Quality improvement works best when there is widespread agreement on the aims to be pursued. Some potential aims are probably too controversial for teams to take on without caution and thought, perhaps especially when the society is quite ambivalent about the ethics involved. For example, many patients (before dementia) and their families (now) may think that it would be better not to live for long with dementia, but a team should probably avoid aiming specifically to accomplish that end. While one study from the Bedford VA showed that good hospice care had a small effect on shortening life, that was not the aim of the project. The project aimed to provide good, comprehensive support.
Whether and how to provide artificial nutrition has been a strikingly important example of societal anxieties. Artificial nutrition has not actually been shown to prolong life or to improve its quality-but it has not been shown to engender overwhelming harms, either. Some people see artificial feeding as something like "chicken soup," a potent symbol of caring. Others see it as "depending on a machine" and therefore find it fully offensive. Others are conflicted themselves. The more than 50 appellate court cases make it clear that the courts support good decision-making practices with regard to whether artificial feeding should be forgone. Thus, it is quite legitimate to develop programs to support good decision making by families and clinicians. However, the uncertainty and divisiveness over whether artificial nutrition is or is not part of a generally good end-of-life course for dementia patients makes it unlikely that a care program should aim to achieve low or high rates of use.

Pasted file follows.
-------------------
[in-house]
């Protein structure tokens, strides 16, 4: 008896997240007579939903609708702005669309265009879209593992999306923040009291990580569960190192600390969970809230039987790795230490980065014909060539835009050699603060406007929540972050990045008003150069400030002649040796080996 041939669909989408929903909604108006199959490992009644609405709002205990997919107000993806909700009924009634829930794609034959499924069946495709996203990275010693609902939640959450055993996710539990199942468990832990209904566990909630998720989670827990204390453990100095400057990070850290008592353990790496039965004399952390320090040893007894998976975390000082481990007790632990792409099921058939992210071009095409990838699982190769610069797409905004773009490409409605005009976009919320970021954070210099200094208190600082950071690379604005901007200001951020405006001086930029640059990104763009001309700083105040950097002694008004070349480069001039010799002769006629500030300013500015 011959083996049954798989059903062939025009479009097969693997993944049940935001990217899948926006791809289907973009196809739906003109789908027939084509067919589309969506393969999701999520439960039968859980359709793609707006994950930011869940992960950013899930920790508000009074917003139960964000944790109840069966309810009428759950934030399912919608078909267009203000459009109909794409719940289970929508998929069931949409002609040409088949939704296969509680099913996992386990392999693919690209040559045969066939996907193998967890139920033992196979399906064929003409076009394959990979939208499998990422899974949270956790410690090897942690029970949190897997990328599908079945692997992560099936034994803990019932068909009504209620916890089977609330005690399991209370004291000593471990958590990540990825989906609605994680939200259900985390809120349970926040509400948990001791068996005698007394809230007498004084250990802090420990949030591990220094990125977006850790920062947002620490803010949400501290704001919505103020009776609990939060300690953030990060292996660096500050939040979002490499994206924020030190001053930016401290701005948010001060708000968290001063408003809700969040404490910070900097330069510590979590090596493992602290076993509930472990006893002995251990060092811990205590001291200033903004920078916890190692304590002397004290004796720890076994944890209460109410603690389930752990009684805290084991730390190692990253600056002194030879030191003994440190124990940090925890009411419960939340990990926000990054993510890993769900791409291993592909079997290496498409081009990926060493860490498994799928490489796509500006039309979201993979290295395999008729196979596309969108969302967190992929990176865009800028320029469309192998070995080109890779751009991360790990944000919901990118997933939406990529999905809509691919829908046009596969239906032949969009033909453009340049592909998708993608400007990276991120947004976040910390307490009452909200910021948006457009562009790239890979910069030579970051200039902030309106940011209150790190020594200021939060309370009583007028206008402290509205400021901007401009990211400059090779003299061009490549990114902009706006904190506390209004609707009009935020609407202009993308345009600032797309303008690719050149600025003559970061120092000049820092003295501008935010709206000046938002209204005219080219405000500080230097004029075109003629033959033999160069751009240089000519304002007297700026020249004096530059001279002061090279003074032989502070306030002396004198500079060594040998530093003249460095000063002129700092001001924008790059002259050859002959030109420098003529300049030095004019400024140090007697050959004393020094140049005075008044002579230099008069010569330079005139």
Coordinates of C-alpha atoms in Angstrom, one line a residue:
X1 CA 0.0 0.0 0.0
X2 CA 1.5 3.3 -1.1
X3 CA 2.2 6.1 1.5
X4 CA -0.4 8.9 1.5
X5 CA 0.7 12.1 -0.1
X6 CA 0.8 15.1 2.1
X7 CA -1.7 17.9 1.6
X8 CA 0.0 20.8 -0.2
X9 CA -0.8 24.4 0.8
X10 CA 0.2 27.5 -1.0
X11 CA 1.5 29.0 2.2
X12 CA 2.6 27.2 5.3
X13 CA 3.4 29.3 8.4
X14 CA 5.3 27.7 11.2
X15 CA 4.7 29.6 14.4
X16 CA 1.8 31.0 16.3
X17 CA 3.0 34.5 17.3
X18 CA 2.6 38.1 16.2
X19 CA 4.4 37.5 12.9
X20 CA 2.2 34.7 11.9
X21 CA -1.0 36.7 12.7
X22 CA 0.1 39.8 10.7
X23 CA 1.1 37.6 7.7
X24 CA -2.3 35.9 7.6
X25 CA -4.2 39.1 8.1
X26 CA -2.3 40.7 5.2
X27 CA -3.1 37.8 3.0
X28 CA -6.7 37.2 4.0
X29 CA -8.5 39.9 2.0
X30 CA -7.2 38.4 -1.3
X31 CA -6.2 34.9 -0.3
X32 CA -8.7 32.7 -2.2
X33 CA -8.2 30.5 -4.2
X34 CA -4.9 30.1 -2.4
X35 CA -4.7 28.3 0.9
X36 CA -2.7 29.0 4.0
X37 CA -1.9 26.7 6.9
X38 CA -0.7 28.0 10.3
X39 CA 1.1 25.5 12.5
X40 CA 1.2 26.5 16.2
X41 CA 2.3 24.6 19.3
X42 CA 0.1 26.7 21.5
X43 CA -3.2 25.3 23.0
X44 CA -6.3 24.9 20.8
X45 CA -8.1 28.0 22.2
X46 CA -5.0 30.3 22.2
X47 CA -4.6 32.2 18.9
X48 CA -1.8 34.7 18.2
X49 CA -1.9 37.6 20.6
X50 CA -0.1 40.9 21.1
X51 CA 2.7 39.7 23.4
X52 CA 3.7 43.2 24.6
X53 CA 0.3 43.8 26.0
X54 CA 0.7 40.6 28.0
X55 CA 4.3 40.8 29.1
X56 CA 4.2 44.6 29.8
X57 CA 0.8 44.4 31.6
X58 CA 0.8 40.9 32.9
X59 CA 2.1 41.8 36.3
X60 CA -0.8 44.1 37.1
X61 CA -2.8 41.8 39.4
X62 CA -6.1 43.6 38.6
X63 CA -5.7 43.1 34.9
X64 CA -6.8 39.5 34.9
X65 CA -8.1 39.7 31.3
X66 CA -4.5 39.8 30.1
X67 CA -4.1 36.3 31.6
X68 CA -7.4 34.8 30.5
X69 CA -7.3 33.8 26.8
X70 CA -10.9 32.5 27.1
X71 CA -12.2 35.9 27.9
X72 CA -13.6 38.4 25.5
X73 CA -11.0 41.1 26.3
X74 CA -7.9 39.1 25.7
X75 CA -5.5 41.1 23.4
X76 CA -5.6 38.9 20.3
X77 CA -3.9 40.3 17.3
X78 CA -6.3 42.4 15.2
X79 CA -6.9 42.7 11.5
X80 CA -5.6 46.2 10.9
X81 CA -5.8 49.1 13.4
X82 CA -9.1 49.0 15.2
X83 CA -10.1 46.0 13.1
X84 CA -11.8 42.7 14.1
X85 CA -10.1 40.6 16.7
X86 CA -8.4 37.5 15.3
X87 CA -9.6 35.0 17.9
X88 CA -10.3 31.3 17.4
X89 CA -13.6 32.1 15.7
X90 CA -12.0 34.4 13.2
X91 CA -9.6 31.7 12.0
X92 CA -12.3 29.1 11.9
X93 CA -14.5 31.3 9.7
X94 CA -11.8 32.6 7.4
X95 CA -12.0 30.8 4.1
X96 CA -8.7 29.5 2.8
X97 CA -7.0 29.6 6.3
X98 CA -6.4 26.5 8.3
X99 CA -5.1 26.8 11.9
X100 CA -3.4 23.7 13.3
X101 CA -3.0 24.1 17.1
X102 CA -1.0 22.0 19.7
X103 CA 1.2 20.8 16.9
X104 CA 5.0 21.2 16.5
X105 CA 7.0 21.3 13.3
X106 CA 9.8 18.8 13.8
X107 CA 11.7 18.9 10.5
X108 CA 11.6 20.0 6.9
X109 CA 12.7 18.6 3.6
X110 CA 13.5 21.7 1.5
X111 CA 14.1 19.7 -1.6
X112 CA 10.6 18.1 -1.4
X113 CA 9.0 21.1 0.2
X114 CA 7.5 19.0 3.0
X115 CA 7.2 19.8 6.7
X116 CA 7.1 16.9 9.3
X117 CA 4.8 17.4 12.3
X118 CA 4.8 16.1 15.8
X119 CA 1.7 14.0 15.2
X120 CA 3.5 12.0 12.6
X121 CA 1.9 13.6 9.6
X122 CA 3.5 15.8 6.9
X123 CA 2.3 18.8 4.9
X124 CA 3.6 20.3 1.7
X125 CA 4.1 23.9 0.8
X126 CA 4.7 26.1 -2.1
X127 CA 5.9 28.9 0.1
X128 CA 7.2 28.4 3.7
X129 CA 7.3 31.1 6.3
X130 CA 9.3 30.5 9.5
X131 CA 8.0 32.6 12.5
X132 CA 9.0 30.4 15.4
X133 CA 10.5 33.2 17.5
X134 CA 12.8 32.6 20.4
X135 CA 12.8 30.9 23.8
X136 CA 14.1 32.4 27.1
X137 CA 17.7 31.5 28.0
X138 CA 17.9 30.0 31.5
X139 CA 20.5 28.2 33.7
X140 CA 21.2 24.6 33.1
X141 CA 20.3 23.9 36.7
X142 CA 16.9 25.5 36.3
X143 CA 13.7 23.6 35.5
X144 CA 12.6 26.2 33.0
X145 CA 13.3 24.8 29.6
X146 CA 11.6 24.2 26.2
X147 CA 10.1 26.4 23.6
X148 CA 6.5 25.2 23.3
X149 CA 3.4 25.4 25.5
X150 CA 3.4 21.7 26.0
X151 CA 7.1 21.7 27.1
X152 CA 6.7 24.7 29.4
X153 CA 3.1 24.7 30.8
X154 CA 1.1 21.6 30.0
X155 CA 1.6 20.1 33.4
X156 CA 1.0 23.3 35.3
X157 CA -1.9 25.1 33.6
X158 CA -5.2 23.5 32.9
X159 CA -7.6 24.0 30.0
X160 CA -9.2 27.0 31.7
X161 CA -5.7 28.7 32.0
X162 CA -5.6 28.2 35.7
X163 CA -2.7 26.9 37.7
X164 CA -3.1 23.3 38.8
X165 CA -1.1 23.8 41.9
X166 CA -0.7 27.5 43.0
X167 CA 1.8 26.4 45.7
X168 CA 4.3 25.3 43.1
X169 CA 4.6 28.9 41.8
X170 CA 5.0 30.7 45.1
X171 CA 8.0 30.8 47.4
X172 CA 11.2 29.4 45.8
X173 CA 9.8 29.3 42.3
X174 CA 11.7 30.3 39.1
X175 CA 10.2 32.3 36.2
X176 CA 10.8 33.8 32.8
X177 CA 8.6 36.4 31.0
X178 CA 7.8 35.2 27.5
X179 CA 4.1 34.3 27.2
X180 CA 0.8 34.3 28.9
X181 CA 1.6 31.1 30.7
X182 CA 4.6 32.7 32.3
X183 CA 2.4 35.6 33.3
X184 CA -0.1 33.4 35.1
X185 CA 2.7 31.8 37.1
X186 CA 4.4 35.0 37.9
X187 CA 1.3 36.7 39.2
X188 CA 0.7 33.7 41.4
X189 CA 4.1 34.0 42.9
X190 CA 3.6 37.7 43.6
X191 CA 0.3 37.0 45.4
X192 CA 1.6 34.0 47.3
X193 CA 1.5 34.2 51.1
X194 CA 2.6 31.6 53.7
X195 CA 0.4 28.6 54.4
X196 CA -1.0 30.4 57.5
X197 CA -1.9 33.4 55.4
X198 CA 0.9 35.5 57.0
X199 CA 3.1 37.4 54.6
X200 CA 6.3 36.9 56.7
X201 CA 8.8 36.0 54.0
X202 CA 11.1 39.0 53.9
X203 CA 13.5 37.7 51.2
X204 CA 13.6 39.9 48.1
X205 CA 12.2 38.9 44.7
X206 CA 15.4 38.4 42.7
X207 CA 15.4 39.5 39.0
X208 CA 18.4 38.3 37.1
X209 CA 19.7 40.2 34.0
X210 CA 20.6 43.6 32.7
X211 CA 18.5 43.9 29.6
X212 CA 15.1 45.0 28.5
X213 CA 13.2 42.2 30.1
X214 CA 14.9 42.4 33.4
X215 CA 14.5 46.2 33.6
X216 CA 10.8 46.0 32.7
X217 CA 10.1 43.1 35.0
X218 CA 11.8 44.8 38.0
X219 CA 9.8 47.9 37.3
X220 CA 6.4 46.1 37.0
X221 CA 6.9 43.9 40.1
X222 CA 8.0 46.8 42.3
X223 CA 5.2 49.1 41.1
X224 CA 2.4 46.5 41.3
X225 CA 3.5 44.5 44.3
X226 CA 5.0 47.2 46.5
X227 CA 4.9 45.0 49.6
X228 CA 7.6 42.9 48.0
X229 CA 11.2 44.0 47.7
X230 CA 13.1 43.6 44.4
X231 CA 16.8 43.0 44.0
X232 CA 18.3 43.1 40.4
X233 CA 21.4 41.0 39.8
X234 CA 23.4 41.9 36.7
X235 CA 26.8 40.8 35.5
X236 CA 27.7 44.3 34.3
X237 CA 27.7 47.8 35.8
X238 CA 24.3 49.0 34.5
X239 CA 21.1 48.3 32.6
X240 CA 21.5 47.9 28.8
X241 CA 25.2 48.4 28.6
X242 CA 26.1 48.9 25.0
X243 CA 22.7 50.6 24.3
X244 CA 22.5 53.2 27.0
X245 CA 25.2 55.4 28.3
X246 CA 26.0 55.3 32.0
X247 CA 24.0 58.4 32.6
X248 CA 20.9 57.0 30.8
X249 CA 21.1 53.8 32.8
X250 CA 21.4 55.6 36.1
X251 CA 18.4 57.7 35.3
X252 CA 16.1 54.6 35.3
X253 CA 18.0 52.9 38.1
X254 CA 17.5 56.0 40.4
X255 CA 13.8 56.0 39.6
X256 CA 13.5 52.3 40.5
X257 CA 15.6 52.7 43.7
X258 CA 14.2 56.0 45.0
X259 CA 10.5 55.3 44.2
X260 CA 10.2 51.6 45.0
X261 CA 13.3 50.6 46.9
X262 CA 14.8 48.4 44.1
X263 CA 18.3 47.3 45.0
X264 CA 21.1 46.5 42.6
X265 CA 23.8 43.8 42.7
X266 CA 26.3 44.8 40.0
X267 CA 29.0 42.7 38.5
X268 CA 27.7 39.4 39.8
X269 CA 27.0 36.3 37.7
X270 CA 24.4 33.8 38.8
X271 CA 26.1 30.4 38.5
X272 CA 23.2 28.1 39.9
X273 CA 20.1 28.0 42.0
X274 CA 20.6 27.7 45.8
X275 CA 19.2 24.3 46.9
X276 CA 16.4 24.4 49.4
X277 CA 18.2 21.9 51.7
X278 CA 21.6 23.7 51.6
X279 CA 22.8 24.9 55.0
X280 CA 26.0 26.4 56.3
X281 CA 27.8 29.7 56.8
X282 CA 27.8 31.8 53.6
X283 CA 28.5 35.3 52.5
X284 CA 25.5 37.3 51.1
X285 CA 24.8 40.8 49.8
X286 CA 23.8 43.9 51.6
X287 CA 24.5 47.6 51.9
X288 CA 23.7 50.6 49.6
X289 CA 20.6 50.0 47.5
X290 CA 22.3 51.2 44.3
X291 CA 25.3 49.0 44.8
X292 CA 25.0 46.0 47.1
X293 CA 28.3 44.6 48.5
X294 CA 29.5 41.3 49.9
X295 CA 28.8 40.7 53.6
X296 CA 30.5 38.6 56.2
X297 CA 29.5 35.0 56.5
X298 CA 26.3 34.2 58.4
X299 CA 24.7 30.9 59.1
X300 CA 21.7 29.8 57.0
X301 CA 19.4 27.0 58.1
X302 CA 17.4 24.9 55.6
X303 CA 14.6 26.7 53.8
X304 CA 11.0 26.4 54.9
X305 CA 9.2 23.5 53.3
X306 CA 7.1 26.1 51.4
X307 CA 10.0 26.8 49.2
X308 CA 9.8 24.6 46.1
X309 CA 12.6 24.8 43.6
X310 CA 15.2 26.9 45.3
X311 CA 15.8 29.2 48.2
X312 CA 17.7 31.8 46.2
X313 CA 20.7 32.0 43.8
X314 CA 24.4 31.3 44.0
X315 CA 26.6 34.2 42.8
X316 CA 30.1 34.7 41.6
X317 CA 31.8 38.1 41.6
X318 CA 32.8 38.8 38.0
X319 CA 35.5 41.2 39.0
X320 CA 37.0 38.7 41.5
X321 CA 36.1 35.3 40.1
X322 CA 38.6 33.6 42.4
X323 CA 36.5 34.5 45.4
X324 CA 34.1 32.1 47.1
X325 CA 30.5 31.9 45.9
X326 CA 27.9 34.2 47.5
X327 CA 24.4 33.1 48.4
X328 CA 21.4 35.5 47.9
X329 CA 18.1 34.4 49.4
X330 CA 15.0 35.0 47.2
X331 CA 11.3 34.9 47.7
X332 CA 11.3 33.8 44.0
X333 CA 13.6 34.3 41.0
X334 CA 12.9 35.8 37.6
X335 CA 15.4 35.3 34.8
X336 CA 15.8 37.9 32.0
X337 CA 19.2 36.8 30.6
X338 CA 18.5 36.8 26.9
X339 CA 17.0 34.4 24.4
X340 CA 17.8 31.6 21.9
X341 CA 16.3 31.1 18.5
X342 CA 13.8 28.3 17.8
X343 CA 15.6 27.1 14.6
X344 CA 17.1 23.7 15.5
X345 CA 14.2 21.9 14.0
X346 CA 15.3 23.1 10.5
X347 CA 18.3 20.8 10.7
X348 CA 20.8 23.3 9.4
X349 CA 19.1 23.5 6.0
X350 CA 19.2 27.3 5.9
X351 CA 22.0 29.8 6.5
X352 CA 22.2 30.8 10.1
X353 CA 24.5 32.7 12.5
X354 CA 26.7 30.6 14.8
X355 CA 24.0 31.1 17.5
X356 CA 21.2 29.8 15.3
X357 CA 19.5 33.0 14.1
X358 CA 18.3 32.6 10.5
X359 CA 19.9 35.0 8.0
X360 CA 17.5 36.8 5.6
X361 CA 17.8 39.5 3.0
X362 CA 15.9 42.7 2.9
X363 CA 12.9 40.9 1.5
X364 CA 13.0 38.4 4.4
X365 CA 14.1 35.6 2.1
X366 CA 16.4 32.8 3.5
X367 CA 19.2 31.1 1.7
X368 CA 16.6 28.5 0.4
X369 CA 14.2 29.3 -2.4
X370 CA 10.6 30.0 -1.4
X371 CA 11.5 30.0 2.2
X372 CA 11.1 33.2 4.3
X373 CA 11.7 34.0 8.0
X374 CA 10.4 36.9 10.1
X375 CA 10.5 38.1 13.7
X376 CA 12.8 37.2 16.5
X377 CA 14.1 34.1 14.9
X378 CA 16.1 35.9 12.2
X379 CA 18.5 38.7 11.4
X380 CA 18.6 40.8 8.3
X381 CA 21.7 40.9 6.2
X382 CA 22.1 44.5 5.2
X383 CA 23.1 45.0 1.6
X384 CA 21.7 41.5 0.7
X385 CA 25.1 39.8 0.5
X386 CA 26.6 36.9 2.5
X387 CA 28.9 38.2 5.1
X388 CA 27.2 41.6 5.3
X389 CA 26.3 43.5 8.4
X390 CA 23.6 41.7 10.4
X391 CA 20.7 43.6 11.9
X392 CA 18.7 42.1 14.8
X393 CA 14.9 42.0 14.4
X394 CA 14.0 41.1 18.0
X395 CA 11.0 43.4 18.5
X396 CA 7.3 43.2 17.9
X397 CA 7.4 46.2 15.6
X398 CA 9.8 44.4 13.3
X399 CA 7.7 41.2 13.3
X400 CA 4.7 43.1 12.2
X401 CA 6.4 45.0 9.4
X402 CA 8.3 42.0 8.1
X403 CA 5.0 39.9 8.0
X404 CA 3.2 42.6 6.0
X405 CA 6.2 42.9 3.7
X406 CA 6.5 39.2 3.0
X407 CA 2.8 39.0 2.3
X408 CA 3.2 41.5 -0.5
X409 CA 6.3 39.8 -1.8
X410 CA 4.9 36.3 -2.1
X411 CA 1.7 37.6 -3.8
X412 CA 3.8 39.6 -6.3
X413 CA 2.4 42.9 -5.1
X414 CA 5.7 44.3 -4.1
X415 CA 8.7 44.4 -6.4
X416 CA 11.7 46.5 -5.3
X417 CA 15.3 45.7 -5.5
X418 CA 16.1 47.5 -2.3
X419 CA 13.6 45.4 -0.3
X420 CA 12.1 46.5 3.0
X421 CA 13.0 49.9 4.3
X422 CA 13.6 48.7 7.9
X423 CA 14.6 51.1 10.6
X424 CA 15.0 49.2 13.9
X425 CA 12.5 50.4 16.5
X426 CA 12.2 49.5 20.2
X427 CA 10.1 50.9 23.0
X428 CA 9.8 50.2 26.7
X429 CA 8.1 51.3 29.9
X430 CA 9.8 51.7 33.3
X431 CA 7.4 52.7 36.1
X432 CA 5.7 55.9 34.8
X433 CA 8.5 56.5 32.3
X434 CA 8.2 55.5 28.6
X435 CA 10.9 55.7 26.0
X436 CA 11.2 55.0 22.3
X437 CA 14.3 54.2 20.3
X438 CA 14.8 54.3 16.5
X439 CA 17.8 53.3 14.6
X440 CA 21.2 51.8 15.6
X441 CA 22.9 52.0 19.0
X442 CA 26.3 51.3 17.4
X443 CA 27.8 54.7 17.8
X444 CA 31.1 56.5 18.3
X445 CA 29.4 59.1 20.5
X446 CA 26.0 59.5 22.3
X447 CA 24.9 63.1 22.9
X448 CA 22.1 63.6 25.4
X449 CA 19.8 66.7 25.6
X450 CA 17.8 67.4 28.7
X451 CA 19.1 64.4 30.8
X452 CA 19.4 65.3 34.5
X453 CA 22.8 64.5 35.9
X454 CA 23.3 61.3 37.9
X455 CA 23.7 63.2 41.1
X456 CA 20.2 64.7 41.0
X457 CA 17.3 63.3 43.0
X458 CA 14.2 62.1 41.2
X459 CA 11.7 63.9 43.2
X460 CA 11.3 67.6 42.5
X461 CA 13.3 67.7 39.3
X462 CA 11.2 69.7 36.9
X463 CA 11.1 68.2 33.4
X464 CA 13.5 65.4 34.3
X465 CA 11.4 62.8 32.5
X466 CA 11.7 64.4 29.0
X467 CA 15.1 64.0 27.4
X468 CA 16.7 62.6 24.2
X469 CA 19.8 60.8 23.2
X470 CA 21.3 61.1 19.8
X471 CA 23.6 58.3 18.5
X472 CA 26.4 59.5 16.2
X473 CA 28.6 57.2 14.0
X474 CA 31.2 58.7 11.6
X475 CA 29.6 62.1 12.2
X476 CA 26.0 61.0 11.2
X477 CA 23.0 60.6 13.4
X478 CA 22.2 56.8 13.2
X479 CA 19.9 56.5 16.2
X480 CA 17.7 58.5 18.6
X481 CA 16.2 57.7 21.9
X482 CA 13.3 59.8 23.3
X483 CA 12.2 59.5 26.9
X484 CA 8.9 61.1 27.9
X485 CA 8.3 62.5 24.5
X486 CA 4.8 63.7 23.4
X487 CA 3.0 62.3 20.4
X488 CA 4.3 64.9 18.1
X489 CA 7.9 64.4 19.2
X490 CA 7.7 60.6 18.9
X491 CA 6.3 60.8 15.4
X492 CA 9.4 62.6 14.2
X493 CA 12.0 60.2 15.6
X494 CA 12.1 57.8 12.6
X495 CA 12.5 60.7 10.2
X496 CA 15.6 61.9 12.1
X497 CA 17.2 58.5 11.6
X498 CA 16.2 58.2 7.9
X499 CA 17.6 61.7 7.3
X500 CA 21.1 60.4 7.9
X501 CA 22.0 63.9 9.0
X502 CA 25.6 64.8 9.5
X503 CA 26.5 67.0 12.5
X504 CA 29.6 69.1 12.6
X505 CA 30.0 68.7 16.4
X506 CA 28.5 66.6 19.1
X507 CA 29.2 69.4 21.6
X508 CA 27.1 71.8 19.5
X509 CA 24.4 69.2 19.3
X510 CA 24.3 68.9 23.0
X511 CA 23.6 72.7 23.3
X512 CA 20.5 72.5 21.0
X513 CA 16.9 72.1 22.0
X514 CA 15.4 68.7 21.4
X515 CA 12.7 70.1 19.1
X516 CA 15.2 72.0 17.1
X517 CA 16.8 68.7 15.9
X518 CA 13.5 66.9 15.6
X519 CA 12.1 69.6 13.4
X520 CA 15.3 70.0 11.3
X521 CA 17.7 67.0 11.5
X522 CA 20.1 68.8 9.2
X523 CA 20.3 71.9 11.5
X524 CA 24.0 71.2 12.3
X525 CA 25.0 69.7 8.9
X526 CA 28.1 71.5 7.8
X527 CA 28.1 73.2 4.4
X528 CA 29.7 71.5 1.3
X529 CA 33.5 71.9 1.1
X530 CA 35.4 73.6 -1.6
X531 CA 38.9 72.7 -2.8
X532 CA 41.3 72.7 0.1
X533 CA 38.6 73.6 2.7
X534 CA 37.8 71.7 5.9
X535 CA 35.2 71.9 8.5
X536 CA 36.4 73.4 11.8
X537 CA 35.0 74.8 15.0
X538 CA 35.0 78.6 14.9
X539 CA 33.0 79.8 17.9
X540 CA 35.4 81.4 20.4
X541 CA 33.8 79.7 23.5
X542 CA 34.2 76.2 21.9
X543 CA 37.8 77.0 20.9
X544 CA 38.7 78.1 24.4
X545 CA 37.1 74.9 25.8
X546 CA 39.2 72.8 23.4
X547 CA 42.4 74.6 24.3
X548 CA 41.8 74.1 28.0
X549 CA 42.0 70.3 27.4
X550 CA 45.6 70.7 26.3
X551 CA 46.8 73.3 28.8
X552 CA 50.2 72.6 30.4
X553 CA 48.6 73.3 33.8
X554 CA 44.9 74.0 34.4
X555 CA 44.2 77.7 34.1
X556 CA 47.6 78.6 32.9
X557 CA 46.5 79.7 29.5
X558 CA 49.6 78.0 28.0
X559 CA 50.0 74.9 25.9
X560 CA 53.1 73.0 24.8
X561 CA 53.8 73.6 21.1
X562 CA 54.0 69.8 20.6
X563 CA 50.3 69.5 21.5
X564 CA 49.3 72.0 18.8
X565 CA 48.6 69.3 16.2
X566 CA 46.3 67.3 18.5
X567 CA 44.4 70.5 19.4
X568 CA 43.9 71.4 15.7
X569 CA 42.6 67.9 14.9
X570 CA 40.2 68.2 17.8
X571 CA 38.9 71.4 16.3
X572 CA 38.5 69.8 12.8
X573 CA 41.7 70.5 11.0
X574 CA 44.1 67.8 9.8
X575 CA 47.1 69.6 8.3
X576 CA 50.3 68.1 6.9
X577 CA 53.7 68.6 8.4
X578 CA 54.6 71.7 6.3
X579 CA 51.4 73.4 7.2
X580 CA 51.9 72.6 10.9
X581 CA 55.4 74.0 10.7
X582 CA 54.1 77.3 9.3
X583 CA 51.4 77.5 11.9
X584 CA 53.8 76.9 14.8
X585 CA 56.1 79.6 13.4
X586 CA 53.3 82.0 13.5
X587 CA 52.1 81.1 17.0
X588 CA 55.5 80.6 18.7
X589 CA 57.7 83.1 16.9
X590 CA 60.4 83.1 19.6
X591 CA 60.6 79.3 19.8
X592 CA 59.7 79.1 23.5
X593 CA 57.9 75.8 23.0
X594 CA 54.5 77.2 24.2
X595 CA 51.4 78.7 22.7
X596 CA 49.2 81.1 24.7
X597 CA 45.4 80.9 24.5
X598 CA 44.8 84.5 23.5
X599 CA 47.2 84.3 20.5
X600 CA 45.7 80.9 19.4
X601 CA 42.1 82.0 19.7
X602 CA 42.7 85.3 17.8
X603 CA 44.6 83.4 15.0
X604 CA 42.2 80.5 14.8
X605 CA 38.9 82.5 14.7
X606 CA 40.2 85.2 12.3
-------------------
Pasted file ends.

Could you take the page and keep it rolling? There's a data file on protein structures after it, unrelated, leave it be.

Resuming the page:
Another area of societal discomfort is the degree to which families should be expected to "care for their own." How much burden is it reasonable to expect spouses, children, and others to take on? Some feel that there is no reasonable limit, except for abject impossibility of doing more. Others feel that society should protect people from having to impoverish themselves or lose out on the chance to live their own life because of the dementing illness of a family member. Again, within the bounds of societal support (e.g., Medicaid), families and programs have substantial discretion, and good decision making is generally supported as worthwhile. However, the lack of societal consensus means that institutions should avoid actually aiming to protect families or to impose more burdens upon them.
In general, quality improvement by caregiving teams works best if their aim is broadly held to be a good thing, and venturing into areas where there are strong and contentious ethical issues should be done with substantial caution. Enabling patients (in advance) or families (now) to understand and act on their options usually is not contentious.
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This online version of the book Improving Care for the End of Life: A Sourcebook for Health Care Managers and Clinicians is provided with permission of Americans for Better Care of the Dying [ www.abcd-caring.org ] and Oxford University Press. All rights reserved.
For further information on quality improvement in end-of-life care visit The Palliative Care Policy Center [ www.medicaring.org ].